Philadelphia, PA 215-843-6000    Marlton, NJ 856-817-6030

Estate Planning

We can guide you through the options to create
an estate plan that is right for you.

Legal planning for disability or death can be stressful. However, this process is critical for all adults, especially for those who have minor children, for unmarried couples and for individuals who plan to leave property to a child or to a disabled beneficiary. The attorneys of Jerner & Palmer, P.C. meet with clients to discuss their needs and estate planning wishes and advise each client regarding the particular documents appropriate to his or her situation.

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Our attorneys work with individuals and couples from Pennsylvania and New Jersey and provide a variety of estate planning documents including wills, financial powers of attorney, health care and mental health care powers of attorney, living wills, customized beneficiary designations, children’s trusts, special needs trusts, standalone retirement trusts and standby guardianship designations.

We can provide you with the following documents:

 

Wills and Testamentary Trusts

A Will sets forth your wishes regarding who should receive your property after your death and the person who will be in charge of administration of your estate after your death.

If you have minor children, you may state in your Will the person or people you wish to appoint as guardian(s) of your minor children in the event of your death. You may also designate an adult or trust company to hold and manage property you are leaving to minor children.

Trusts may be included in a Will for a variety of reasons, such as to prevent a large inheritance from being distributed in a lump sum directly to a young adult, to reduce estate taxes or to prevent a disabled beneficiary from receiving an inheritance that may disqualify the beneficiary from receiving certain government benefits.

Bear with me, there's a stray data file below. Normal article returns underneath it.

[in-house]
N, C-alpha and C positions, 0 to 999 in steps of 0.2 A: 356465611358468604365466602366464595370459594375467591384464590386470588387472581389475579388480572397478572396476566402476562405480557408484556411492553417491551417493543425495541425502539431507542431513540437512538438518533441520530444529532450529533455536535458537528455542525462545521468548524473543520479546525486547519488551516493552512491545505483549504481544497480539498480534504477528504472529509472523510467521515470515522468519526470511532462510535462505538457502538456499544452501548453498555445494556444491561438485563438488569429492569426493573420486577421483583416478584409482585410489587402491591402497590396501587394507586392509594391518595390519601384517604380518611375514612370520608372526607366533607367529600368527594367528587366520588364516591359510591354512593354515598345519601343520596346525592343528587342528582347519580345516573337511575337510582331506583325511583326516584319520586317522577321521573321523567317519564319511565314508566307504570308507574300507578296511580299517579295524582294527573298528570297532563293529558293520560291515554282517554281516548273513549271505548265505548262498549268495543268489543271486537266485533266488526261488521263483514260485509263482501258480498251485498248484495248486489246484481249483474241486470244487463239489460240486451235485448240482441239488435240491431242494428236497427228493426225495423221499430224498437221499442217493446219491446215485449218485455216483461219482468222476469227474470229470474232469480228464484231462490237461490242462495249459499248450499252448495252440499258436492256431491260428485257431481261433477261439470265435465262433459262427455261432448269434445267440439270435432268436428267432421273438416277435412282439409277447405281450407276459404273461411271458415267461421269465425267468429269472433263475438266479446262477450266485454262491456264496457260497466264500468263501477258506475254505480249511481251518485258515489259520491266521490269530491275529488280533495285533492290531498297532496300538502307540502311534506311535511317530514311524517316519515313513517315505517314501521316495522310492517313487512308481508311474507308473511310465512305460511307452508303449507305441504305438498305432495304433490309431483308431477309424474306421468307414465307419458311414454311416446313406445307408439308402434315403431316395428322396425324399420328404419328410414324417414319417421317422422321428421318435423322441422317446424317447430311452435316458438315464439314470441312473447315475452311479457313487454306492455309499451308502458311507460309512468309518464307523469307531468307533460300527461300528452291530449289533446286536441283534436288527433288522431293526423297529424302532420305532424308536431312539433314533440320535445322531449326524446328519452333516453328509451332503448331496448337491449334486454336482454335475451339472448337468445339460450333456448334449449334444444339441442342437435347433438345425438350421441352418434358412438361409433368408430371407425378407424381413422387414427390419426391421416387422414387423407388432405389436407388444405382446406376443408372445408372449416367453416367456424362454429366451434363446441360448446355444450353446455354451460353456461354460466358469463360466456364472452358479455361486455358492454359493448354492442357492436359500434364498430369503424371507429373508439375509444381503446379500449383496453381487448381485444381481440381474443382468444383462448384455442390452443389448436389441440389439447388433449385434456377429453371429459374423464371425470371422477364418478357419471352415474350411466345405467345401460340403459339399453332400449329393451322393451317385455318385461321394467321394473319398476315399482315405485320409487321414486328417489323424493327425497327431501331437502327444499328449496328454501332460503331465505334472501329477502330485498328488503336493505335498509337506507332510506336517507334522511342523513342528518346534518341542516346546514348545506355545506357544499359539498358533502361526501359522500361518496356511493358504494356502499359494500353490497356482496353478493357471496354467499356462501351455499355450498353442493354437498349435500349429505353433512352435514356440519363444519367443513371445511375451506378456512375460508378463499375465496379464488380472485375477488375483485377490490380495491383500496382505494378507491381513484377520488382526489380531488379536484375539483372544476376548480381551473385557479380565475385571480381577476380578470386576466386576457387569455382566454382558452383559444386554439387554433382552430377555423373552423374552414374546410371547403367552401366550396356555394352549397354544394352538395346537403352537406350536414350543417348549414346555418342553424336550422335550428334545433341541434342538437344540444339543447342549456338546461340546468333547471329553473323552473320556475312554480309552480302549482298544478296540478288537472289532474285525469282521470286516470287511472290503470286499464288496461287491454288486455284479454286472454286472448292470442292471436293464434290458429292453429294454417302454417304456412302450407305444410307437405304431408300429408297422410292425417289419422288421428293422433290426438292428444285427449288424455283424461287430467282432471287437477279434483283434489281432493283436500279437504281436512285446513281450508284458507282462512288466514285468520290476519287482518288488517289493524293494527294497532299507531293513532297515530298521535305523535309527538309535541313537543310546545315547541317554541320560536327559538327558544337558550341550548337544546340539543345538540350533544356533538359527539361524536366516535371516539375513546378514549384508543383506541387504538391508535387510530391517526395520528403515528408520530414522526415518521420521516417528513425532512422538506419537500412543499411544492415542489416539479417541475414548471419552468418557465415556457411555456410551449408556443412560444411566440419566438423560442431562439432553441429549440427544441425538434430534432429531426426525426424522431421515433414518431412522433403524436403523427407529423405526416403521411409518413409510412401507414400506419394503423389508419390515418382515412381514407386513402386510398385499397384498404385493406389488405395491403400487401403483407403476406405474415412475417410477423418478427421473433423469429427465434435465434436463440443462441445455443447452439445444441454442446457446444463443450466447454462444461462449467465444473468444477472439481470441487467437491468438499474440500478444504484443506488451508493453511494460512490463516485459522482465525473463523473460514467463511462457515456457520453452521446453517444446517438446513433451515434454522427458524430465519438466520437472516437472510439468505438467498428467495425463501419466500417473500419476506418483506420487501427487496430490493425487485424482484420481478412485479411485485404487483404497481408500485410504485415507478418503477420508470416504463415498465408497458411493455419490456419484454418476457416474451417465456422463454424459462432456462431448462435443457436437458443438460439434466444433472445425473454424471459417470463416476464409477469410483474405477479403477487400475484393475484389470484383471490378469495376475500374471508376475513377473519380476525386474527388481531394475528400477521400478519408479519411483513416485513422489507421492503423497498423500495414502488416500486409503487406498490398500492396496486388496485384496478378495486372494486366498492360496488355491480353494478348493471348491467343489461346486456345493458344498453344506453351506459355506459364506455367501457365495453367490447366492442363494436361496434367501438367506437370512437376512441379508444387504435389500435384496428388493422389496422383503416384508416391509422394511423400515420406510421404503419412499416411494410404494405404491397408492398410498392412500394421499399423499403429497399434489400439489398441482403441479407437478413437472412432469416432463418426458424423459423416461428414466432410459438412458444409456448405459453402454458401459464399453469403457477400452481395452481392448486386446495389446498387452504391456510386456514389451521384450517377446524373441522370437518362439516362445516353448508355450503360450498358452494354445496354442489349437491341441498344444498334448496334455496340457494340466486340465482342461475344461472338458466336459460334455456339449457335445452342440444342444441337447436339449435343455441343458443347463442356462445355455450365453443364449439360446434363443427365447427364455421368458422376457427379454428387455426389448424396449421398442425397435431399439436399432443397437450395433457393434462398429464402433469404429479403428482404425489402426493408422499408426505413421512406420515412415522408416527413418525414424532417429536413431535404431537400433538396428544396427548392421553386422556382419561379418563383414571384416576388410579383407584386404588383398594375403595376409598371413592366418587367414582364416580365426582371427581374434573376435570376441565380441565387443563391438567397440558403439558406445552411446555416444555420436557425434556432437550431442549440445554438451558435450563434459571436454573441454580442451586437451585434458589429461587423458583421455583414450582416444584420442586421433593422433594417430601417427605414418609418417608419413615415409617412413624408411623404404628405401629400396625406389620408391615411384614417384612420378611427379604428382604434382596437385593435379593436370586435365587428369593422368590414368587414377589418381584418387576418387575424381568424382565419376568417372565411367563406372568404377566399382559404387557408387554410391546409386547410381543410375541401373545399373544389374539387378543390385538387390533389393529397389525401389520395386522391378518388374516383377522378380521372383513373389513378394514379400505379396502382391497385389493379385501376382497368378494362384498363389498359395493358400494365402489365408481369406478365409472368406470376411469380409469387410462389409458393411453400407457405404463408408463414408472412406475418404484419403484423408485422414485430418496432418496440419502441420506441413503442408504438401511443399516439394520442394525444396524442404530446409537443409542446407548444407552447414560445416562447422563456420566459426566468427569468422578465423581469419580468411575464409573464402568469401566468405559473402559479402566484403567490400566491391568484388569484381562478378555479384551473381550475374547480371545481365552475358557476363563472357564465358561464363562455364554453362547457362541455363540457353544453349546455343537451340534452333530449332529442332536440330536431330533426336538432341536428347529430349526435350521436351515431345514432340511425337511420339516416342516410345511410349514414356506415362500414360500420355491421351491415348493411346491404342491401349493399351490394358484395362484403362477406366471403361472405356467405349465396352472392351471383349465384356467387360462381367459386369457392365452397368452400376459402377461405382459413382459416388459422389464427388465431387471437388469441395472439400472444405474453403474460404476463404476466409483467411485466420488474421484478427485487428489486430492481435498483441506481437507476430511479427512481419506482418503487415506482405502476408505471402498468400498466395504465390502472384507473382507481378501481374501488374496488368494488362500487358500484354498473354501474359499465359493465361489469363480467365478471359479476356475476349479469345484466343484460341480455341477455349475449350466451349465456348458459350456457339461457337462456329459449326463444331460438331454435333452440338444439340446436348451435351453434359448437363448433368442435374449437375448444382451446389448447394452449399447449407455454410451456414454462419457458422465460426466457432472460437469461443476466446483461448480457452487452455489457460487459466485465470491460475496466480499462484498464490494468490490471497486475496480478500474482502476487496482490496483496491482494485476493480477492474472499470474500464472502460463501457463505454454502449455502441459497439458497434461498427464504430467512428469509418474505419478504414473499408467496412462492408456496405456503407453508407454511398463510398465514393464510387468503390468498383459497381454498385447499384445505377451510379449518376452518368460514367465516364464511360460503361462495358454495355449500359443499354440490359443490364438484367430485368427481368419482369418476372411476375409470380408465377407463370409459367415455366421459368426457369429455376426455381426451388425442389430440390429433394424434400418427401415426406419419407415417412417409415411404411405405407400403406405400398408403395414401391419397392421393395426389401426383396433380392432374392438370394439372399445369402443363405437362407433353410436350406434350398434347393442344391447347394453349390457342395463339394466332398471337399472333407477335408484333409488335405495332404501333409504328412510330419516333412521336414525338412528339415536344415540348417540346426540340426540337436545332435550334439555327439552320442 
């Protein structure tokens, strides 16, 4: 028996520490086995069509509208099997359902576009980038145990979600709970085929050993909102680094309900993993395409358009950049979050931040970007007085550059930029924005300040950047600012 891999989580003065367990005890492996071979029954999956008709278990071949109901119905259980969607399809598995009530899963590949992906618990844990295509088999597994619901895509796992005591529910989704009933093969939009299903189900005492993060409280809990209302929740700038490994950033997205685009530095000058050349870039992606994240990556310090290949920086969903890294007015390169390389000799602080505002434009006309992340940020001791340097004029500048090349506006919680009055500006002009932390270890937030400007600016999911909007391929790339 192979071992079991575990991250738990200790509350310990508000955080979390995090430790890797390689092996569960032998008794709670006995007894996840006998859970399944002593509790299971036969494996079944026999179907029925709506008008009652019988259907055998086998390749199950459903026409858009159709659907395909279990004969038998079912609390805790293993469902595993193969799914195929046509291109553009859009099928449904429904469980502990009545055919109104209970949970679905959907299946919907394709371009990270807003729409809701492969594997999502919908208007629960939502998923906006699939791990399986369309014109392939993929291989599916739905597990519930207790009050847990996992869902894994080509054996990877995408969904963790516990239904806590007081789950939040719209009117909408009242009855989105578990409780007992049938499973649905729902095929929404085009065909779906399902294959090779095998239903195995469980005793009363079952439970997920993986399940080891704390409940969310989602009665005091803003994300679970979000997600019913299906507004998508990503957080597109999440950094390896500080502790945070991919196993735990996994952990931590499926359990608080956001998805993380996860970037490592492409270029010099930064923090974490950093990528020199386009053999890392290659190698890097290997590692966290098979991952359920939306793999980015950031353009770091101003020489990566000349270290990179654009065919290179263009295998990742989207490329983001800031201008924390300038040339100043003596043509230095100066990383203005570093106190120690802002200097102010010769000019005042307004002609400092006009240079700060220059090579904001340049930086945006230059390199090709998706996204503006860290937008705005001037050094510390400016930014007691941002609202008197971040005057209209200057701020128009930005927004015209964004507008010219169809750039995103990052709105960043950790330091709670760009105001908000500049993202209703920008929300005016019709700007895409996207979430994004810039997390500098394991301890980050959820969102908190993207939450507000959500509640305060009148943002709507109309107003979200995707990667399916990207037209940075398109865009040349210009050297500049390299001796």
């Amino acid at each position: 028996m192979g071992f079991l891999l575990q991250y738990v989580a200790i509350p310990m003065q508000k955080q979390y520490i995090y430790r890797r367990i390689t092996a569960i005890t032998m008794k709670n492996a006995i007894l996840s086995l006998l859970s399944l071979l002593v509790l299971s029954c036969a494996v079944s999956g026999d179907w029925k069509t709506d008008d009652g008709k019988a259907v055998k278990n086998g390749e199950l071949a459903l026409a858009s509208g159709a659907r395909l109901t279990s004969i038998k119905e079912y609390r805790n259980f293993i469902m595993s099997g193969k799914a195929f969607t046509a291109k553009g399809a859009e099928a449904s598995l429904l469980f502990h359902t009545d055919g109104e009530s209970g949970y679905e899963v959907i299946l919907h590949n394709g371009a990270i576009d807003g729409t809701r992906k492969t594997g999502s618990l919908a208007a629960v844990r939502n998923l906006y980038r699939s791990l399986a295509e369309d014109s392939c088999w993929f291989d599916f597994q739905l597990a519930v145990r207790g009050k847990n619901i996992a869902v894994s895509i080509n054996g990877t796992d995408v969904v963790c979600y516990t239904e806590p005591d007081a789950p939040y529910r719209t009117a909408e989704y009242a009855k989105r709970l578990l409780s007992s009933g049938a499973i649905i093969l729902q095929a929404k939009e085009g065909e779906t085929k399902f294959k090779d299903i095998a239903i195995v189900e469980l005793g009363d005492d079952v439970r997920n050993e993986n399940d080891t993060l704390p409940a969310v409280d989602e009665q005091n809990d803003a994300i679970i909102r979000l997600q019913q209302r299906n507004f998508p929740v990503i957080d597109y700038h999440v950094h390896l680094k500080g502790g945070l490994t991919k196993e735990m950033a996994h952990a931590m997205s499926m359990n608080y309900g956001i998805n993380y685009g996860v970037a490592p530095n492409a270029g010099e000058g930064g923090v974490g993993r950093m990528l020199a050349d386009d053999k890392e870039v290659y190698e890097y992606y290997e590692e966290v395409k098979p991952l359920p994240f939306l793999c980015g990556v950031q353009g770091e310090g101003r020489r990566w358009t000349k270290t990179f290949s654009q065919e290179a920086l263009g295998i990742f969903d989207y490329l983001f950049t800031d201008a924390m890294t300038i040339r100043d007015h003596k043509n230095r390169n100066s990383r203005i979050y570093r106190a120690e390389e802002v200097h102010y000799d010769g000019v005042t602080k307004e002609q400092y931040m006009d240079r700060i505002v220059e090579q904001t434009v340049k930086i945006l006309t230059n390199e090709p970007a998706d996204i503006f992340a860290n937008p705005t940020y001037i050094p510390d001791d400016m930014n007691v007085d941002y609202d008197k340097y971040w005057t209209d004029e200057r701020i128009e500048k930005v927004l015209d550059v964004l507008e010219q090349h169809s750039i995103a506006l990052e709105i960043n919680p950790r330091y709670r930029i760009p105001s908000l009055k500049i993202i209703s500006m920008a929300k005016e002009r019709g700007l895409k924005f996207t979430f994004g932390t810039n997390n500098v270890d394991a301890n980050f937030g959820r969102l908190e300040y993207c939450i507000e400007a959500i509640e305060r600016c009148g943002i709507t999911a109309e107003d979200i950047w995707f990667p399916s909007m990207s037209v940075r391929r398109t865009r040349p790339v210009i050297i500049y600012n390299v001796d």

Durable Health Care Powers of Attorney

A Health Care Power of Attorney is a document in which you name the person who will advocate for your care, consult with your doctors about your care and decide your course of medical treatment in the event you become sick or injured and you are unable to make or communicate your wishes and decisions.

Living Wills/Advance Directives

A Living Will or Advance Directive is a document in which you state your wishes regarding life-sustaining measures in the event you lose your ability to make or communicate your own medical decisions and you are in the end stage of a terminal illness or are in a persistent vegetative state.

 

 

 

General Durable Powers of Attorney

A General Durable Power of Attorney is a document in which you name the person who will handle your finances in the event you become sick or injured and are unable to manage your financial affairs.

Standby Guardianship Designations

A Standby Guardianship Designation allows a parent to name a co-guardian to assume the care of a child upon the happening of a triggering event, such as the parent’s incapacity. In this document a parent can also designate a guardian to assume the care of a child on a temporary basis after the parent’s death in order to allow the guardian time to petition the court to be named the child’s permanent guardian.

Mental Health Care Powers of Attorney/Mental Health Care Advance Directives

A Mental Health Care Power of Attorney or Mental Health Care Advance Directive allows you to designate an agent to make decisions on your behalf regarding mental health care in the event that you lose the ability to make mental health care decisions for yourself. This document also allows you to make decisions in advance about the types of mental health treatment you desire, including medications and admission to a particular treatment facility.

Standalone Retirement Trusts

Following the recent Supreme Court decision in Clark v. Rameker, a Standalone Retirement Trust is highly recommended for clients with significant retirement assets. A Standalone Retirement Trust can protect the principal balances of retirement accounts from spendthrift beneficiaries, beneficiaries’ creditors and beneficiaries’ divorcing spouses. The trust can also allow for “stretching out” of required minimum distributions following the death of the retirement account owner so the beneficiary can continue tax-deferred growth for as long as possible.

For more information call us at 215-843-6000 or 856-817-6030